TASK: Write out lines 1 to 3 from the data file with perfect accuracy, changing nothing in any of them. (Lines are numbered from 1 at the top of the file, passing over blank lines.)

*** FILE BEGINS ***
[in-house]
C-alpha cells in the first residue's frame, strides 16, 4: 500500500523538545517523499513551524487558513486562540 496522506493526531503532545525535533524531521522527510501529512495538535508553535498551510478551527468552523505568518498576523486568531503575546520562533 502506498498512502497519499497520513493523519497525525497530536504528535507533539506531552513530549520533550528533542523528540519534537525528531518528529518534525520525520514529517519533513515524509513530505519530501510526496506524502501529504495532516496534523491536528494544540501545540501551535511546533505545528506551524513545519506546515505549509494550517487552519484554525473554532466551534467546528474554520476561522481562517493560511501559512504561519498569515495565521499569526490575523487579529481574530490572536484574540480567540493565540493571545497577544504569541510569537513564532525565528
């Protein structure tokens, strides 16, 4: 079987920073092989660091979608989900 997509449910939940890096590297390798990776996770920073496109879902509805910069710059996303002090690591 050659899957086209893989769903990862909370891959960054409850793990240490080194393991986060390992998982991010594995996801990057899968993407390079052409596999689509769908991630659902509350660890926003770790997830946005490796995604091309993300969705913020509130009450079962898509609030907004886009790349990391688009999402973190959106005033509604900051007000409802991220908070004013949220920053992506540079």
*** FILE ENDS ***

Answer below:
[in-house]
C-alpha cells in the first residue's frame, strides 16, 4: 500500500523538545517523499513551524487558513486562540 496522506493526531503532545525535533524531521522527510501529512495538535508553535498551510478551527468552523505568518498576523486568531503575546520562533 502506498498512502497519499497520513493523519497525525497530536504528535507533539506531552513530549520533550528533542523528540519534537525528531518528529518534525520525520514529517519533513515524509513530505519530501510526496506524502501529504495532516496534523491536528494544540501545540501551535511546533505545528506551524513545519506546515505549509494550517487552519484554525473554532466551534467546528474554520476561522481562517493560511501559512504561519498569515495565521499569526490575523487579529481574530490572536484574540480567540493565540493571545497577544504569541510569537513564532525565528
């Protein structure tokens, strides 16, 4: 079987920073092989660091979608989900 997509449910939940890096590297390798990776996770920073496109879902509805910069710059996303002090690591 050659899957086209893989769903990862909370891959960054409850793990240490080194393991986060390992998982991010594995996801990057899968993407390079052409596999689509769908991630659902509350660890926003770790997830946005490796995604091309993300969705913020509130009450079962898509609030907004886009790349990391688009999402973190959106005033509604900051007000409802991220908070004013949220920053992506540079």